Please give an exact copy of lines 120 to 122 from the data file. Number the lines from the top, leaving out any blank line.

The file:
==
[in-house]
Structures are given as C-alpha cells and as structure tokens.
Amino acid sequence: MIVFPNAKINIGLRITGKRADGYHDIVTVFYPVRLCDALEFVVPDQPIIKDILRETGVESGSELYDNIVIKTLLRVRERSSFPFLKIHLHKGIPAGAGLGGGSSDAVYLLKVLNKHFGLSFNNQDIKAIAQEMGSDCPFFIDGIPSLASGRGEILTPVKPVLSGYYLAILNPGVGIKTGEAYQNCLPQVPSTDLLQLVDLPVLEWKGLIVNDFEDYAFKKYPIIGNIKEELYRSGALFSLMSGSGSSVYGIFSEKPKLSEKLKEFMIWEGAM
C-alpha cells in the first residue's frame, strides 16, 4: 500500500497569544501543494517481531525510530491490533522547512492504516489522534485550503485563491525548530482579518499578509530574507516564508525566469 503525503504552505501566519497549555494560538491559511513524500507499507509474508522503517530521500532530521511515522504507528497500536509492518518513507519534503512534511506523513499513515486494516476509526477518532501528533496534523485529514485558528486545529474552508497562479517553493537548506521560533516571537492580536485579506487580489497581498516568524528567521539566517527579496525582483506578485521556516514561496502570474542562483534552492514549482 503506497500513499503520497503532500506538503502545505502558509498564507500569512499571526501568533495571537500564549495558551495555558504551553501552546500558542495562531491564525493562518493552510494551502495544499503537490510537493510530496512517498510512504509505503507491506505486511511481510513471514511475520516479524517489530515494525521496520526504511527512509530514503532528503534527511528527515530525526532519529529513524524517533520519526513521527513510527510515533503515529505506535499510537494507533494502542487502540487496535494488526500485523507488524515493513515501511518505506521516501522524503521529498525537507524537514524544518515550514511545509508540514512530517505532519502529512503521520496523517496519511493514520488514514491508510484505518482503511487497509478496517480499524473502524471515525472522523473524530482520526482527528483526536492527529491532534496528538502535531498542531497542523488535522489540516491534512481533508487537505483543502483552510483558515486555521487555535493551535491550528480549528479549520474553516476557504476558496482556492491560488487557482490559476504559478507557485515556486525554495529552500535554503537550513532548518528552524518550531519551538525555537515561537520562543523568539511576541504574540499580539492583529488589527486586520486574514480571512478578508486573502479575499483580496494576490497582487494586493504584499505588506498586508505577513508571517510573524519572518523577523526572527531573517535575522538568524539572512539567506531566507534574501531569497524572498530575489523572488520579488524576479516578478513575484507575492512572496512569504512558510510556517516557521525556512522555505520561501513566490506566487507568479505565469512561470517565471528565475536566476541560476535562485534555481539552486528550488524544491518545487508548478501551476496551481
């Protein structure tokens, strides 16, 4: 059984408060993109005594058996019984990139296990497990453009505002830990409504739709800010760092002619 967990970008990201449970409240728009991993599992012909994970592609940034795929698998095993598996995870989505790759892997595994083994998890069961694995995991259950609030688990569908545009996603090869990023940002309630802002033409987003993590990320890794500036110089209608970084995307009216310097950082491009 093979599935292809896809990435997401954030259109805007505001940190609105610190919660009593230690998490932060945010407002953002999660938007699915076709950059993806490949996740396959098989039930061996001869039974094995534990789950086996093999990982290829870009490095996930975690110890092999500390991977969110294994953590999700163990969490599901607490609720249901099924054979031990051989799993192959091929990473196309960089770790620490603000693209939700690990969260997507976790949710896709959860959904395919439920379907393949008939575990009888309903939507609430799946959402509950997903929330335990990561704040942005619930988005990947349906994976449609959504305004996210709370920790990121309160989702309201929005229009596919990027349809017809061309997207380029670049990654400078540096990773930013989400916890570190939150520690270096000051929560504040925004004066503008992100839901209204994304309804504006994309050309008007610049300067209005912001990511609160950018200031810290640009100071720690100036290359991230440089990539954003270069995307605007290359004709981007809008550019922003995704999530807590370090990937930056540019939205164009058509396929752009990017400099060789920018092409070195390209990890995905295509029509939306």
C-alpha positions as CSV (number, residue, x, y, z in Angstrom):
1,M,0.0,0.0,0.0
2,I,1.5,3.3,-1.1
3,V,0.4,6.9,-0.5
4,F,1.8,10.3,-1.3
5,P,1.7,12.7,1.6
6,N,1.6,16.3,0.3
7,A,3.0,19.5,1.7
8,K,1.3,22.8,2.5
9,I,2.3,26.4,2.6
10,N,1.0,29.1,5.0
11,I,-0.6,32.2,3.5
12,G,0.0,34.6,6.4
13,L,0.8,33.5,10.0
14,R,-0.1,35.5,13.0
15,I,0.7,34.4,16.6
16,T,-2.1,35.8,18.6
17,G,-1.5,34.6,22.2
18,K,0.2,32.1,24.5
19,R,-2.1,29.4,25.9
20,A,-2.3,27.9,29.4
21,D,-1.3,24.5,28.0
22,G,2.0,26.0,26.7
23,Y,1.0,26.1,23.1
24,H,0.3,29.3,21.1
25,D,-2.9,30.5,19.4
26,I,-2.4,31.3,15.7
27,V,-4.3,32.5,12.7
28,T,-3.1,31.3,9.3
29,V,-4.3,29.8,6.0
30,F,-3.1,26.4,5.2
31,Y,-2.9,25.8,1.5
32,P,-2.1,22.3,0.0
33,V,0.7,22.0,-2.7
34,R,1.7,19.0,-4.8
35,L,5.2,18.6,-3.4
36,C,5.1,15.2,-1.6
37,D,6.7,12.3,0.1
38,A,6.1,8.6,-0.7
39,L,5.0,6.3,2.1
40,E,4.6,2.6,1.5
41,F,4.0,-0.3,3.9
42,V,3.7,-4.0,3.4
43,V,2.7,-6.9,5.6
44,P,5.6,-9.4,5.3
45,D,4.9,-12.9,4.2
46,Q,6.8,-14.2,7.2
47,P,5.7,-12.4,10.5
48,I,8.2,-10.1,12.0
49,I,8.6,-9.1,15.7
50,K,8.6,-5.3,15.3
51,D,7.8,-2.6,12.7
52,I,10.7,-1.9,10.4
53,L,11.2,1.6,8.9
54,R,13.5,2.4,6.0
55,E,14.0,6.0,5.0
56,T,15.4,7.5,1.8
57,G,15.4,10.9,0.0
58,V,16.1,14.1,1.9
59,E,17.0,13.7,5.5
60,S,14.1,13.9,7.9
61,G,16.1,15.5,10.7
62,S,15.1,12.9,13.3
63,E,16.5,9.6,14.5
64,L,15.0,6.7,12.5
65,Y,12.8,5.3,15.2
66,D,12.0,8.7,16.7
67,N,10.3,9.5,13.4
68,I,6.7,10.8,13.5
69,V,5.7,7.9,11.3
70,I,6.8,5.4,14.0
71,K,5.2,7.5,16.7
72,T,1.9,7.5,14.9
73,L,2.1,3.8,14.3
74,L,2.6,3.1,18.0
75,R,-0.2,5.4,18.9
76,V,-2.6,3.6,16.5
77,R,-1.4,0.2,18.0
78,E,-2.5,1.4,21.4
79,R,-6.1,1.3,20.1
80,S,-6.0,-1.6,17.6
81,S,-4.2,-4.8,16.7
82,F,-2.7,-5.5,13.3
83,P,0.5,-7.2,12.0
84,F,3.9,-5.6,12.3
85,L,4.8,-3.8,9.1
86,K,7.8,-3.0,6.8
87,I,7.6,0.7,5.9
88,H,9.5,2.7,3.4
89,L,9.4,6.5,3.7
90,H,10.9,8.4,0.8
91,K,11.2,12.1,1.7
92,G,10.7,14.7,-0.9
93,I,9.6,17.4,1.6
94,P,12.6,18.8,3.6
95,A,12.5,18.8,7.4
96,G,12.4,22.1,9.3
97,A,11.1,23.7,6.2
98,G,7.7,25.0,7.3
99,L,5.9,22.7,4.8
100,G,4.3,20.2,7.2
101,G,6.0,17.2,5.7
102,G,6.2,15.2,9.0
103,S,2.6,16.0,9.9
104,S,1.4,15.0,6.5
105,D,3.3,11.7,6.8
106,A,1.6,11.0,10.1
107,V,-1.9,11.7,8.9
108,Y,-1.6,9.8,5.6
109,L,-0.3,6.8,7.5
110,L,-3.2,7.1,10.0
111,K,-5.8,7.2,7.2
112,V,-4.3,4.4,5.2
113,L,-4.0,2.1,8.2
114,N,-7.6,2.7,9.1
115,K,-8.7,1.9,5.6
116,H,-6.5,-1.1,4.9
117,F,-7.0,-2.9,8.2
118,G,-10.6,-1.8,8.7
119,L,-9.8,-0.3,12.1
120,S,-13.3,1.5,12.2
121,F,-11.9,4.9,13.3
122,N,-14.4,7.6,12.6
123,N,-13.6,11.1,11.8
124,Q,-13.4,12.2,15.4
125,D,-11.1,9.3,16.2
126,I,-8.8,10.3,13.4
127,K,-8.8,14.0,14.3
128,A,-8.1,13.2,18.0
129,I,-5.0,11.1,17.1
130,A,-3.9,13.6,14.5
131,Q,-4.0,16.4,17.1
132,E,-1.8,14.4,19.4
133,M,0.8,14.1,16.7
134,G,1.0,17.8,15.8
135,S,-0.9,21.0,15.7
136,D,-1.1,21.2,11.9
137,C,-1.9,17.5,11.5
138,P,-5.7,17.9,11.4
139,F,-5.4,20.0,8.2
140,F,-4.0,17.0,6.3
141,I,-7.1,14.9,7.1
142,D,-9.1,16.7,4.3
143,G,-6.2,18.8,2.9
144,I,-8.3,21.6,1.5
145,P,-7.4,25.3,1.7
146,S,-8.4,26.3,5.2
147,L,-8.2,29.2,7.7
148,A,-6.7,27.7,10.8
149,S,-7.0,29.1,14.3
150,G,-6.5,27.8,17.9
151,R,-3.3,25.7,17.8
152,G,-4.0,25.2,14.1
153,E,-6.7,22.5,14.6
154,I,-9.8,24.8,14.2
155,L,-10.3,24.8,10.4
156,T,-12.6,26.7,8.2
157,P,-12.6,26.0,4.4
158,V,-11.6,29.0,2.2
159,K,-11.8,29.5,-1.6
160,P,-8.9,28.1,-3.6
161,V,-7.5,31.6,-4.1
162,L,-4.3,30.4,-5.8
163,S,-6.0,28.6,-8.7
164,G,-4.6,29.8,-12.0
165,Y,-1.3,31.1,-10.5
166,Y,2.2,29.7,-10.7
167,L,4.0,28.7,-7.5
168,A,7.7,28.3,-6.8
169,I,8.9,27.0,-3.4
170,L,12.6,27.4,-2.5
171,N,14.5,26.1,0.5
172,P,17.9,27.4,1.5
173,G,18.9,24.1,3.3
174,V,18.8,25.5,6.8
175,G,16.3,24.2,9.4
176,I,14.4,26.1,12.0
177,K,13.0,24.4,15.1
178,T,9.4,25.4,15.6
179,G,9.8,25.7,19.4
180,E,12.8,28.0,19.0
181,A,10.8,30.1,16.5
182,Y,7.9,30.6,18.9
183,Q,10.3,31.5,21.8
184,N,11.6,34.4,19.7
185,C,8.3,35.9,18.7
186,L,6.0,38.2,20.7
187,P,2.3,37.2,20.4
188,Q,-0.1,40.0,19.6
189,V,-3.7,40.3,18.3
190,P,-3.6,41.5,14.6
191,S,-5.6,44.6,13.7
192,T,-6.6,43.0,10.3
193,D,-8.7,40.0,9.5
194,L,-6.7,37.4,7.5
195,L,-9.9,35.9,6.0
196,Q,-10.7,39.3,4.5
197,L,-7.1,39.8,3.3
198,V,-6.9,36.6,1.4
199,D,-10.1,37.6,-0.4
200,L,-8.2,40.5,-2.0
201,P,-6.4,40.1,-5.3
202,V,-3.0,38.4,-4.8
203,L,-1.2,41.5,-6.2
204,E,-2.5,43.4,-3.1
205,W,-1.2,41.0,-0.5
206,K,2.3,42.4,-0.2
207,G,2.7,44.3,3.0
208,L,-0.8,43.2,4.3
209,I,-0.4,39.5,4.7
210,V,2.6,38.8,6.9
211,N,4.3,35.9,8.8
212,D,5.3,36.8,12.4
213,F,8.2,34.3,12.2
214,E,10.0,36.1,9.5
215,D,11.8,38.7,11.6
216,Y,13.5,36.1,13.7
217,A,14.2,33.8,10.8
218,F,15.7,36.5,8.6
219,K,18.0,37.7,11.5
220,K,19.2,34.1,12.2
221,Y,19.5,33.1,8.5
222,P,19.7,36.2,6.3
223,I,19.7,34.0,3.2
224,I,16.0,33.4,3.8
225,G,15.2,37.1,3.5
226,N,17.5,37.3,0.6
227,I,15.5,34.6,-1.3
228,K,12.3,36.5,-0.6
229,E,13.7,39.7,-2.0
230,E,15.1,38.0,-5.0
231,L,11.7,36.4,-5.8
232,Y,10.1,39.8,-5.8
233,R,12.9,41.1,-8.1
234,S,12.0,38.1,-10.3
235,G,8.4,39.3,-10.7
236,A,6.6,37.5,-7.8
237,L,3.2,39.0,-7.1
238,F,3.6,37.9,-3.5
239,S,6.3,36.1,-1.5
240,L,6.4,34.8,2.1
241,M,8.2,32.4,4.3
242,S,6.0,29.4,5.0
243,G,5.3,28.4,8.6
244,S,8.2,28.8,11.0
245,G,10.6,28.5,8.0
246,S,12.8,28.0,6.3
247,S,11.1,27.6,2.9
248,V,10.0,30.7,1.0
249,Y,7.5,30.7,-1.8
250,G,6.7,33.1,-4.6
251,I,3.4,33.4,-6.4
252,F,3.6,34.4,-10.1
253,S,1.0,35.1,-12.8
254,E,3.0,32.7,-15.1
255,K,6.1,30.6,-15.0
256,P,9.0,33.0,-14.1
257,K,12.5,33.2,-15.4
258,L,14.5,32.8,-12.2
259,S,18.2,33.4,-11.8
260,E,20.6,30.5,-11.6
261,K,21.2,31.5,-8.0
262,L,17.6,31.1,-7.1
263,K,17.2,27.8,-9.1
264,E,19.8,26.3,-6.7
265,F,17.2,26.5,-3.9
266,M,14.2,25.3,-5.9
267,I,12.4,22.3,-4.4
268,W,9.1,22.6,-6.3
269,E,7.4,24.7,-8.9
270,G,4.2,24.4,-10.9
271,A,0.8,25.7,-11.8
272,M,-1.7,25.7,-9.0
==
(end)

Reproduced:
114,N,-7.6,2.7,9.1
115,K,-8.7,1.9,5.6
116,H,-6.5,-1.1,4.9